### Interactive Raytracer 4: Reflection rays     (No Ratings Yet) Loading...

Now, I will show the implementation of reflection (from the Whitted approach). It is basically using the reflection law and recurse the ray cast.

#### Reflection rays

Each object can reflect a ray more or less from a different object. A mirror would reflect the light totally, and a matte object would reflect nothing. Each new reflection is a new ray tracing call, so it can be costly. The number of recursion levels will be fixed, even if an object reflects nothing: this will be implemented through shaders in the future.

Knowing the normal to the intersection point, the reflected ray can be computing: it’s just the symmetric ray of the incident ray.

Some elements will be stored in a material structure that will be used to compute the reflected color:

```/// Caracteristics of the primitive at a given point
struct MaterialPoint
{
/// Normale at the intersection point
Normal3df normal;
};
```

In the past, I’ve used this structure to contain diffuse or reflection colors, but usually, an object has not mirror property in red and matte in green, so this was deleted.

Now, I need to update the raytracer:

```void Raytracer::computeColor(const Ray& ray, Color& color, unsigned int level) const
{
float dist;
long index = scene->getFirstCollision(ray, dist);
if(index < 0)
return;

Primitive* primitive = scene->getPrimitive(index);
MaterialPoint caracteristics;
primitive->computeColorNormal(ray, dist, caracteristics);
color = scene->computeColor(ray.origin() + dist * ray.direction(), caracteristics, primitive);

if(level < levels)
{
Ray ray_sec(ray.origin() + dist * ray.direction(), ray.direction() - (ray.direction() * caracteristics.normal) * 2 * caracteristics.normal);
ray_sec.direction() *= 1./(sqrt(norm2(ray_sec.direction())));
Color color_sec(0.);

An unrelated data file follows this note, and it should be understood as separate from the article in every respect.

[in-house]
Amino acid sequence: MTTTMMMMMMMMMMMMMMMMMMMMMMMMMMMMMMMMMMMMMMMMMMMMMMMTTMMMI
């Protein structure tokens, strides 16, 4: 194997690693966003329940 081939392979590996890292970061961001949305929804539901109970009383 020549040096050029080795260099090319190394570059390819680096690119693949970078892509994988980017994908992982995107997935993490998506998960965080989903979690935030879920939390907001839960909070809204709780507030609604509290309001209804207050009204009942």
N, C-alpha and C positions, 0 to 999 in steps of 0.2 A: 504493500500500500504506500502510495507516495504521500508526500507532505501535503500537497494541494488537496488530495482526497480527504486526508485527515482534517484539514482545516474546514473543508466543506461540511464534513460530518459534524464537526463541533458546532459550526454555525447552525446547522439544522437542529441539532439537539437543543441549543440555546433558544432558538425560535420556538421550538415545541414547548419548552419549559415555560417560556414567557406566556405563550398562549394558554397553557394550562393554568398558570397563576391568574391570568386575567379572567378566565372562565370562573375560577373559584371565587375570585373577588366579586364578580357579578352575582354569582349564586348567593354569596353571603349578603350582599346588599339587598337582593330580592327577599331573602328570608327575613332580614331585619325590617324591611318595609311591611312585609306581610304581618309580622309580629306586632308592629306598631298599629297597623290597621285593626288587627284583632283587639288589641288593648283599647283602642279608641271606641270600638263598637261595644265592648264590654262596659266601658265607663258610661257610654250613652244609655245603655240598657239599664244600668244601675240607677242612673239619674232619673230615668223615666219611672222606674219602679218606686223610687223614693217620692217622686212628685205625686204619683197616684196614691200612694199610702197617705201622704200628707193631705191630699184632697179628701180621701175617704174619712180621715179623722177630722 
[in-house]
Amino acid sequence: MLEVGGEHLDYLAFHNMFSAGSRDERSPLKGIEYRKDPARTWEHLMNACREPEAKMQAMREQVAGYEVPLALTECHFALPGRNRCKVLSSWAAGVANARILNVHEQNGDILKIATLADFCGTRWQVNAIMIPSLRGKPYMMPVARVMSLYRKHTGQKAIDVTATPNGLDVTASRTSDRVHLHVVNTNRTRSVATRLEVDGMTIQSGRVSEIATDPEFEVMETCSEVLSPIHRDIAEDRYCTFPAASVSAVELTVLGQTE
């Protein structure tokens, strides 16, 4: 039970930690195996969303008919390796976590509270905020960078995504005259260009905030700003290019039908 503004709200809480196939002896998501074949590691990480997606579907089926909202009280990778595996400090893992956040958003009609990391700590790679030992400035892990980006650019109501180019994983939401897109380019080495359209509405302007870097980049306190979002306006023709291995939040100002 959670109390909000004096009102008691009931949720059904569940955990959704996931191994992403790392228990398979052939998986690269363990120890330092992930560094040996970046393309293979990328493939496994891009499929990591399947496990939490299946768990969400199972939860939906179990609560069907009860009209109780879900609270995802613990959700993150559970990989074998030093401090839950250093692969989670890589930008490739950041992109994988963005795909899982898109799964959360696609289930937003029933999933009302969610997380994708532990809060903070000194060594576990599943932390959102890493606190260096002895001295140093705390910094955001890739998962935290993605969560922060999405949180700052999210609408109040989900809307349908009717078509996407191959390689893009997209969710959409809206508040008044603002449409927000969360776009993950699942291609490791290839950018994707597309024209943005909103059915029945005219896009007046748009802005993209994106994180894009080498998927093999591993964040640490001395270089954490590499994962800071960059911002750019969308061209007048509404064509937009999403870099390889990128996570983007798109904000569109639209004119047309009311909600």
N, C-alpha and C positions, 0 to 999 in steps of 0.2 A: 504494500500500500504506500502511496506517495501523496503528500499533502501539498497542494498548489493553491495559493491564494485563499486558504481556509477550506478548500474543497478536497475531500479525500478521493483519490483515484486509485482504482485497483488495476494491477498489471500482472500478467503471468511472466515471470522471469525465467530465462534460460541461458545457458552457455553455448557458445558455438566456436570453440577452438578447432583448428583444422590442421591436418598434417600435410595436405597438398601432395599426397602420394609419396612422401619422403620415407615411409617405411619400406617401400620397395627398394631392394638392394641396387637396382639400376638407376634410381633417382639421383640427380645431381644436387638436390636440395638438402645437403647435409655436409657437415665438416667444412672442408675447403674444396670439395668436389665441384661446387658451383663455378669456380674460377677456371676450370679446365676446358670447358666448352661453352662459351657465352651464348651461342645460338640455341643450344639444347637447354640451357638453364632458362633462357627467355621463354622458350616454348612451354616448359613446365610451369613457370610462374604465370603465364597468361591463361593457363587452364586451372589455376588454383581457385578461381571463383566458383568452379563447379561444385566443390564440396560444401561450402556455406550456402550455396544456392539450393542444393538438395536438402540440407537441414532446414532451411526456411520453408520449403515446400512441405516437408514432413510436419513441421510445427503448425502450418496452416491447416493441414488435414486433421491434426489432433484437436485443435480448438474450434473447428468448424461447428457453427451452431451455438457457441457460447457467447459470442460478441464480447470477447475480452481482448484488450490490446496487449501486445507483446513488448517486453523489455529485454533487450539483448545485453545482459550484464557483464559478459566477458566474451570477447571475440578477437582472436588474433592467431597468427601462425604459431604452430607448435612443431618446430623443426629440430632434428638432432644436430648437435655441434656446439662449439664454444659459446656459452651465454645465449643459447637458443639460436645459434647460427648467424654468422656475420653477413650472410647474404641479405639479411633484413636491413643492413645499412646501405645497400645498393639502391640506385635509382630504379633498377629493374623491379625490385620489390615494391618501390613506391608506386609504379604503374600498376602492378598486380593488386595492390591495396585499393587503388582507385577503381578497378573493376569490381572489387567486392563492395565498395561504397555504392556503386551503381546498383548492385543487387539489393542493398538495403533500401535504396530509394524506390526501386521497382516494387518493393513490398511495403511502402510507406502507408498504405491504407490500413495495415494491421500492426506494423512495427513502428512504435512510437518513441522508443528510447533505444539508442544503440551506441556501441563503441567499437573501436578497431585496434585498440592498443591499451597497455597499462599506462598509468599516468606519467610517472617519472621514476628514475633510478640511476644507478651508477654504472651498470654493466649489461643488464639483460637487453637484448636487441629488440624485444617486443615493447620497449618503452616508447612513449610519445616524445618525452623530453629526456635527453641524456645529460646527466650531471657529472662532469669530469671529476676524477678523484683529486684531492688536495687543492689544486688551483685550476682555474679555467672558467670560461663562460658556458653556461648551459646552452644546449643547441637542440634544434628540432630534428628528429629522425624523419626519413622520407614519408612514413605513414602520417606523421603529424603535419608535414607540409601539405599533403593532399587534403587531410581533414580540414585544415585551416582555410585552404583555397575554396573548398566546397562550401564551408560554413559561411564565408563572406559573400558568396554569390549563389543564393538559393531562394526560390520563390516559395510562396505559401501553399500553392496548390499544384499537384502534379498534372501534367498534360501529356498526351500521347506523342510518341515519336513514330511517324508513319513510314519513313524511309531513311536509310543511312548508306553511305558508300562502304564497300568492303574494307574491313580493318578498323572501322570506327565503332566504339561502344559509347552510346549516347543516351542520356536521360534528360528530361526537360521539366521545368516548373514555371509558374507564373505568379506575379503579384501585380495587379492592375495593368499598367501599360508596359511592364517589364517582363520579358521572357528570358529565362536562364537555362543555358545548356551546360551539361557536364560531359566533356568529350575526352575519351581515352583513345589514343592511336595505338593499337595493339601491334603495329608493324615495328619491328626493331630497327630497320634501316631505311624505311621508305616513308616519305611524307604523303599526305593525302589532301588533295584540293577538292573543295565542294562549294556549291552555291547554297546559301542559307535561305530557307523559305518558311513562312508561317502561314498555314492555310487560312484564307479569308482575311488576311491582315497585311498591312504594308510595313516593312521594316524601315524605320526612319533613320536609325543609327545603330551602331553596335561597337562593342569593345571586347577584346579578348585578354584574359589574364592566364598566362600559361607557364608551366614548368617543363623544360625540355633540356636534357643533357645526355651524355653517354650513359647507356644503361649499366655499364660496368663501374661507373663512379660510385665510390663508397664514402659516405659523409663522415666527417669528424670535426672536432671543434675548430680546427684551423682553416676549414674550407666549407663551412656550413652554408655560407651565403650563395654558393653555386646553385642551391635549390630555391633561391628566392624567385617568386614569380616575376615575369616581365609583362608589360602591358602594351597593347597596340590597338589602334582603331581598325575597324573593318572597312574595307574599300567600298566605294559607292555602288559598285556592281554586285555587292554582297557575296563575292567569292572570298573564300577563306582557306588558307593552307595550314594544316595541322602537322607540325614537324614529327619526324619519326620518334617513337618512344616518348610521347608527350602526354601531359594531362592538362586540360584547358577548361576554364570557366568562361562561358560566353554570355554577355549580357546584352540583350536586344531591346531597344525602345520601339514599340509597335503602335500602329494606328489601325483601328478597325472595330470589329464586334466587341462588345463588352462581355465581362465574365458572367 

computeColor(ray_sec, color_sec, level+1);
color += mult(color_sec, caracteristics.reflect);
}
```

I need to update the original collision method. Contrary to the last post, it isn't enough to test if one primitive is hit by a ray, but I still need to test if the retrieved intersection isn't too close to the original object. Indeed, I could be testing the intersection with the current object because of numerical instabilities. So I've added a minimum distance test:

```long SimpleScene::getFirstCollision(const Ray& ray, float& dist)
{
float min_dist = std::numeric_limits::max();
long min_primitive = -1;

for(std::vector::const_iterator it = primitives.begin(); it != primitives.end(); ++it)
{
float dist;
bool test = (*it)->intersect(ray, dist);

if(test && (0.0001f < dist) && (dist < min_dist))
{
min_primitive = it - primitives.begin();
min_dist = dist;
}
}

if(min_primitive == -1)
return -1;
else
{
dist = min_dist;
return min_primitive;
}
}
```

Now, when a ray hits a primitive, a material structure is used to get the normal and the other parameters at the intersection point.

The level parameter indicates the recursion level we are at. If the level isn't high enough, the symmetric ray is cast and the reflected color is used to add the color of the object. I do not test if the contribution is too small, it is possible in some implementations, but not here. Also, adding more recursion is not always costly, as after a while, all rays point outside the scene.

#### Result

Now, this is the result with 3 recursion levels and 3 lights: This site uses Akismet to reduce spam. Learn how your comment data is processed.